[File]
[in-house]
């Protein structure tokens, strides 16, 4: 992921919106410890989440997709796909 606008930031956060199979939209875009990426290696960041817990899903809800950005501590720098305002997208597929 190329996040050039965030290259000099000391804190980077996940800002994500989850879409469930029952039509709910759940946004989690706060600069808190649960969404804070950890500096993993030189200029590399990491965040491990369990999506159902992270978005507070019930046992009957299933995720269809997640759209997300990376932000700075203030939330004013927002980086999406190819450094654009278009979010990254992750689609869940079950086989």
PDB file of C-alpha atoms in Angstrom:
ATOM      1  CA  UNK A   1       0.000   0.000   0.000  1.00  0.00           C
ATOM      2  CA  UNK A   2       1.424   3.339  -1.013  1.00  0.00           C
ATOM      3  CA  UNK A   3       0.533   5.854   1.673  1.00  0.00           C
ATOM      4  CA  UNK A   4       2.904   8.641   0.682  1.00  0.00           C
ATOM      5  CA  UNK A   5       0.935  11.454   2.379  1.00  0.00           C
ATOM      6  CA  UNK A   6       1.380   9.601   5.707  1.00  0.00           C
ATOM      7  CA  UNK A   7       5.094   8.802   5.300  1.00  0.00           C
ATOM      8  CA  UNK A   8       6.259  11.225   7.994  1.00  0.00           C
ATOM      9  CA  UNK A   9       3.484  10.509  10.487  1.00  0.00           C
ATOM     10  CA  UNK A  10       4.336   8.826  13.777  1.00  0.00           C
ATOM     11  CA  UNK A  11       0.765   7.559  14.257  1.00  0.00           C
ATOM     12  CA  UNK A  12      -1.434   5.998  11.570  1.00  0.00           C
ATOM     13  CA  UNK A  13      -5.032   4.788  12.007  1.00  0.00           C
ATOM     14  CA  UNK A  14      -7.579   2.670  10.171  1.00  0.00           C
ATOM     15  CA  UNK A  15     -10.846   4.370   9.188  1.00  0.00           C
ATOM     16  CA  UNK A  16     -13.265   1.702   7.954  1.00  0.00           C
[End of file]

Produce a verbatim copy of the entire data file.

[in-house]
């Protein structure tokens, strides 16, 4: 992921919106410890989440997709796909 606008930031956060199979939209875009990426290696960041817990899903809800950005501590720098305002997208597929 190329996040050039965030290259000099000391804190980077996940800002994500989850879409469930029952039509709910759940946004989690706060600069808190649960969404804070950890500096993993030189200029590399990491965040491990369990999506159902992270978005507070019930046992009957299933995720269809997640759209997300990376932000700075203030939330004013927002980086999406190819450094654009278009979010990254992750689609869940079950086989």
PDB file of C-alpha atoms in Angstrom:
ATOM      1  CA  UNK A   1       0.000   0.000   0.000  1.00  0.00           C
ATOM      2  CA  UNK A   2       1.424   3.339  -1.013  1.00  0.00           C
ATOM      3  CA  UNK A   3       0.533   5.854   1.673  1.00  0.00           C
ATOM      4  CA  UNK A   4       2.904   8.641   0.682  1.00  0.00           C
ATOM      5  CA  UNK A   5       0.935  11.454   2.379  1.00  0.00           C
ATOM      6  CA  UNK A   6       1.380   9.601   5.707  1.00  0.00           C
ATOM      7  CA  UNK A   7       5.094   8.802   5.300  1.00  0.00           C
ATOM      8  CA  UNK A   8       6.259  11.225   7.994  1.00  0.00           C
ATOM      9  CA  UNK A   9       3.484  10.509  10.487  1.00  0.00           C
ATOM     10  CA  UNK A  10       4.336   8.826  13.777  1.00  0.00           C
ATOM     11  CA  UNK A  11       0.765   7.559  14.257  1.00  0.00           C
ATOM     12  CA  UNK A  12      -1.434   5.998  11.570  1.00  0.00           C
ATOM     13  CA  UNK A  13      -5.032   4.788  12.007  1.00  0.00           C
ATOM     14  CA  UNK A  14      -7.579   2.670  10.171  1.00  0.00           C
ATOM     15  CA  UNK A  15     -10.846   4.370   9.188  1.00  0.00           C
ATOM     16  CA  UNK A  16     -13.265   1.702   7.954  1.00  0.00           C